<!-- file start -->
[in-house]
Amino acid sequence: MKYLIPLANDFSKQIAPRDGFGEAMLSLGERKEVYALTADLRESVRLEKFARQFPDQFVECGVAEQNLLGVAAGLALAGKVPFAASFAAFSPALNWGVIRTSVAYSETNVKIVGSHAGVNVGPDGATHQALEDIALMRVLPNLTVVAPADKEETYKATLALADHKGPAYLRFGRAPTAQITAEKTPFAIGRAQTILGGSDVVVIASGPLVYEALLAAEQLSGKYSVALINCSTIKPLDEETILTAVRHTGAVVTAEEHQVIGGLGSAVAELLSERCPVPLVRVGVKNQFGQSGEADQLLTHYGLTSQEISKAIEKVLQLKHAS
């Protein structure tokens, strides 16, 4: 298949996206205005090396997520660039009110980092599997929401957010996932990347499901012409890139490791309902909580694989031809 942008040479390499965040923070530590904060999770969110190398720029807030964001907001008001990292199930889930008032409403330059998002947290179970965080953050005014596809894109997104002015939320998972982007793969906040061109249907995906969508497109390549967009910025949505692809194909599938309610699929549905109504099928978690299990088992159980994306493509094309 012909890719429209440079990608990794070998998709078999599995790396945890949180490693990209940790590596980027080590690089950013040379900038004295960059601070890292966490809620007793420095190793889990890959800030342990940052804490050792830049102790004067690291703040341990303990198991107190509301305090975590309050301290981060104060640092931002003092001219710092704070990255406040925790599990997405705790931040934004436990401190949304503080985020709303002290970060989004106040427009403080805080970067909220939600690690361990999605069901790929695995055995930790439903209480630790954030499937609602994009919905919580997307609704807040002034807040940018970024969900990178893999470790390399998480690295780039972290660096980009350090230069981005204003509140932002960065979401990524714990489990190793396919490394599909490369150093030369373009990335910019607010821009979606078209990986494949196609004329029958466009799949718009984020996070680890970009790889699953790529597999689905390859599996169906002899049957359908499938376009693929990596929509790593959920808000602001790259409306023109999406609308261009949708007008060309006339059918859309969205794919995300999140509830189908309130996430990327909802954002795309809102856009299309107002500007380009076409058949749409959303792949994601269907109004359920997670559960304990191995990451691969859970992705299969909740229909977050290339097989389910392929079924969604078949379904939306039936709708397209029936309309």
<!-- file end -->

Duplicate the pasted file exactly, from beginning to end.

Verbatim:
[in-house]
Amino acid sequence: MKYLIPLANDFSKQIAPRDGFGEAMLSLGERKEVYALTADLRESVRLEKFARQFPDQFVECGVAEQNLLGVAAGLALAGKVPFAASFAAFSPALNWGVIRTSVAYSETNVKIVGSHAGVNVGPDGATHQALEDIALMRVLPNLTVVAPADKEETYKATLALADHKGPAYLRFGRAPTAQITAEKTPFAIGRAQTILGGSDVVVIASGPLVYEALLAAEQLSGKYSVALINCSTIKPLDEETILTAVRHTGAVVTAEEHQVIGGLGSAVAELLSERCPVPLVRVGVKNQFGQSGEADQLLTHYGLTSQEISKAIEKVLQLKHAS
């Protein structure tokens, strides 16, 4: 298949996206205005090396997520660039009110980092599997929401957010996932990347499901012409890139490791309902909580694989031809 942008040479390499965040923070530590904060999770969110190398720029807030964001907001008001990292199930889930008032409403330059998002947290179970965080953050005014596809894109997104002015939320998972982007793969906040061109249907995906969508497109390549967009910025949505692809194909599938309610699929549905109504099928978690299990088992159980994306493509094309 012909890719429209440079990608990794070998998709078999599995790396945890949180490693990209940790590596980027080590690089950013040379900038004295960059601070890292966490809620007793420095190793889990890959800030342990940052804490050792830049102790004067690291703040341990303990198991107190509301305090975590309050301290981060104060640092931002003092001219710092704070990255406040925790599990997405705790931040934004436990401190949304503080985020709303002290970060989004106040427009403080805080970067909220939600690690361990999605069901790929695995055995930790439903209480630790954030499937609602994009919905919580997307609704807040002034807040940018970024969900990178893999470790390399998480690295780039972290660096980009350090230069981005204003509140932002960065979401990524714990489990190793396919490394599909490369150093030369373009990335910019607010821009979606078209990986494949196609004329029958466009799949718009984020996070680890970009790889699953790529597999689905390859599996169906002899049957359908499938376009693929990596929509790593959920808000602001790259409306023109999406609308261009949708007008060309006339059918859309969205794919995300999140509830189908309130996430990327909802954002795309809102856009299309107002500007380009076409058949749409959303792949994601269907109004359920997670559960304990191995990451691969859970992705299969909740229909977050290339097989389910392929079924969604078949379904939306039936709708397209029936309309």